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Behavior Change
Love, Loyalty & Lifestyle:
Making Circularity Irresistible

To unleash the power of circular design at scale, brands require an understanding of the cultural conditions at play. Here are five design principles that we’ve learned from our work with brands helping lead the way.

You might know the circular economy by some of its common names — thrifting, upcycling, swapping, recycling, secondhand goods, rental, resale, reuse, repair or even composting. Any time goods or materials are resold or reused rather than disposed of, that’s the circular economy in action. Designed like nature’s systems, where there is no such thing as waste, a circular economy is nothing new (no pun intended); reusing goods has been a common social and cultural practice for ages.

But recent innovations in circular business models and brand design are attracting new participants and making it one of the most exciting — and profitable — opportunities in retail today.

A mighty combination of consumer demand for affordability, sustainability and unique style has led to secondhand becoming a $197 billion industry that more brands are racing to access. Beyond apparel, circular models are also growing across electronics, sporting goods, consumer packaging, and retail of all types.

However, innovation in circularity is not just about designing new reuse systems: To unlock the success of these systems and move people toward circular behaviors, we also need to tell new stories that move us from a place of obligation and burden (Save the planet! Stop wasting bags!) to one of simplicity, joy and desire. When regenerative systems and stories combine, that’s where brands differentiate, break through and pave new ways forward for their categories.

To unleash the power of circular design at scale, brands require an understanding of the cultural conditions at play. Here are five design principles that we’ve learned from our work with brands helping lead the way.

5 Principles of designing for circular behavior

1. Design for human truths

Image courtesy of BBMG

Circularity is only successful if we can get people to want the systems we’ve designed. This is especially true when consumers are an intrinsic part of the circle — as is the case in many takeback and resale programs — or when we’re asking people to shift a well-worn behavior, such as using disposable products for everyday household use.

In working with Target to create its reduced-waste collection, Target Zero, we identified the tension people feel when balancing the products they love and need with the waste in their lives. Honoring this dynamic tension helped Target create and curate products and packaging solutions designed to be refillable, reusable, compostable — even eliminate packaging completely — and feature them via in-store endcaps and as a curated platform on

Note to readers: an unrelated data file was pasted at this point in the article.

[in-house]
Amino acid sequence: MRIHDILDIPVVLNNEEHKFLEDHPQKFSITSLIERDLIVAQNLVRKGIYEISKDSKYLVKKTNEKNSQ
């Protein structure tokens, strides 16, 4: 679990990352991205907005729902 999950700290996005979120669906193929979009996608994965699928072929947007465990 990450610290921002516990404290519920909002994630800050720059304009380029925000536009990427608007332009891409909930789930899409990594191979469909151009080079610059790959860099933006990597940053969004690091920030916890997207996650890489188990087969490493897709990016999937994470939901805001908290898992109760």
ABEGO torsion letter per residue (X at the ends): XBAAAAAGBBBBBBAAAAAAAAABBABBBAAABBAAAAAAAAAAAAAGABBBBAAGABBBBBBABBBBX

Takeaway: Start with sensing and serving a deeply felt human need.

2. Design for access

Image credit: Recurate

To ensure maximum usefulness of circular products and services, it helps to design for those at the extreme ends of the behavior spectrum. In the social sector, this is sometimes called the “curb cut effect” for the way sidewalks are often designed for accessibility. A curb that’s cut to allow someone in a wheelchair to roll easily across an intersection happens to also be useful for many others — parents pushing strollers, elderly people with walkers, a delivery person rolling a dolly. A feature designed to provide access for specific users ends up benefiting everyone in the community.

In our partnership with resale platform Recurate, our study of shoppers revealed that people not yet engaged in resale see the many benefits of participation — save money, reduce waste, score unique items — if only we could remove barriers to participation.

Like the curb cut effect, Recurate designs for the full spectrum of brands and consumers in a circular economy. Its accessible, tech-enabled resale service lets brands seamlessly integrate resale into their ecommerce by turning consumers’ closets into their inventory — no takeback program or warehouse necessary. And for shoppers, Recurate maximizes trust and loyalty by placing resale items from their favorite brands right alongside new apparel and gear.

By making it accessible for everyone to purchase secondhand items in one brand-led shopping experience, Recurate is bringing more people into a circular economy while helping brands enjoy the benefits of fuller shopping baskets, repeat purchases, brand loyalty and a positive impact on the planet.

Takeaway: Solve for the extreme ends of the behavior spectrum to unlock exponential benefits.

3. Design for ease

Image credit: Consortium to Reinvent the Retail Bag